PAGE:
Requires Photography

Table (cartibulum)

Roman
Imperial Period
before A.D. 62


Findspot: Italy, Campania, Villa of the Contrada Bottaro, near Pompeii

Catalogue Raisonné

Sculpture in Stone and Bronze (MFA), no. 041.

Dimensions

Overall: 70.2 cm (27 5/8 in.) Block (marble top ): 4.4 x 62.2 x 118.4 cm (1 3/4 x 24 1/2 x 46 5/8 in.) Block (Two stone Griffens stands): 64.1 x 13.3 x 66.4 cm (25 1/4 x 5 1/4 x 26 1/8 in.) Mount (rolling painted wooden base ): 26.7 x 91.1 x 134.6 cm (10 1/2 x 35 7/8 x 53 in.)

Accession Number

1980.201

Medium or Technique

Marble, from Mt. Pentelikon near Athens

On View

Classical Roman Gallery (Gallery 213)

Collections

The Ancient World

Classifications

Sculpture

Table with two supports, decorated with lynx-headed griffins, foliage in relief between the creatures, and a pair of fighting goats in the center of each side. The gryphopous (griffin emerging from a foot) was part of the grotesque style in Roman art that was popular in the first centuries B.C. and A.D. The table top and supports may not have originally belonged together.

The ancient repairs indicate that the table, like other pieces from the site (see 1980.202-206) was damaged in the earthquake of A.D. 62. Tables in ancient gardens served primarily to display objects of value or for religious functions but also were displays of wealth in their own right.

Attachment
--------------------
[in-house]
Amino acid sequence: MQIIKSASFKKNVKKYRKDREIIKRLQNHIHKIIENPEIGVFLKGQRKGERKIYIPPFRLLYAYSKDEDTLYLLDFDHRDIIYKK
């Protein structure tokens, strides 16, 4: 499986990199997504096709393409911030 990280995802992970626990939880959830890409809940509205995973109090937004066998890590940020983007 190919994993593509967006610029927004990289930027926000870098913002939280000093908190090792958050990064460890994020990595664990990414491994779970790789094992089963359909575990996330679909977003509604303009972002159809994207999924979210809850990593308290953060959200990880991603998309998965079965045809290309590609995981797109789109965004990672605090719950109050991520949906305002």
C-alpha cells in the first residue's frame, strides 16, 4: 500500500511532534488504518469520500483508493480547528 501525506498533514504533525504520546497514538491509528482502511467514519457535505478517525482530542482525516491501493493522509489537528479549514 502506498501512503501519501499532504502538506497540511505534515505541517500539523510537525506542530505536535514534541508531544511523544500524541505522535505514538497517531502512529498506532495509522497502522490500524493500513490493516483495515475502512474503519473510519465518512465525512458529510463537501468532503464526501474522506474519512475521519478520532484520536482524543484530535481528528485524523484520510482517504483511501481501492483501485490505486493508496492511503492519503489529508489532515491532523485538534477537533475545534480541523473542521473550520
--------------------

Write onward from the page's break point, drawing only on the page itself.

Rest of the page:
The surfaces are worn. The damage seems to have resulted both from the weathering when the sculptures stood in the courtyard garden of the villa and from the rise of the water table after they were buried in the eruption of Vesuvius in August of 79.

Scientific Analysis:
Isotope ratios - delta13C +2.488 / delta18O -7.827, Attribution - Pentelikon.

Provenance

Found June 16, 1902 during excavation by Gennaro Matrone of the villa of the Contrada Bottaro, located a half mile south of Pompeii; ownership granted to Gennaro Matrone by the Italian government; by 1916: the Cleveland Museum of Art Collection (inv. no. 16.892); purchased by MFA from the Cleveland Museum of Art, June 18, 1980

Credit Line

Classical Department Exchange Fund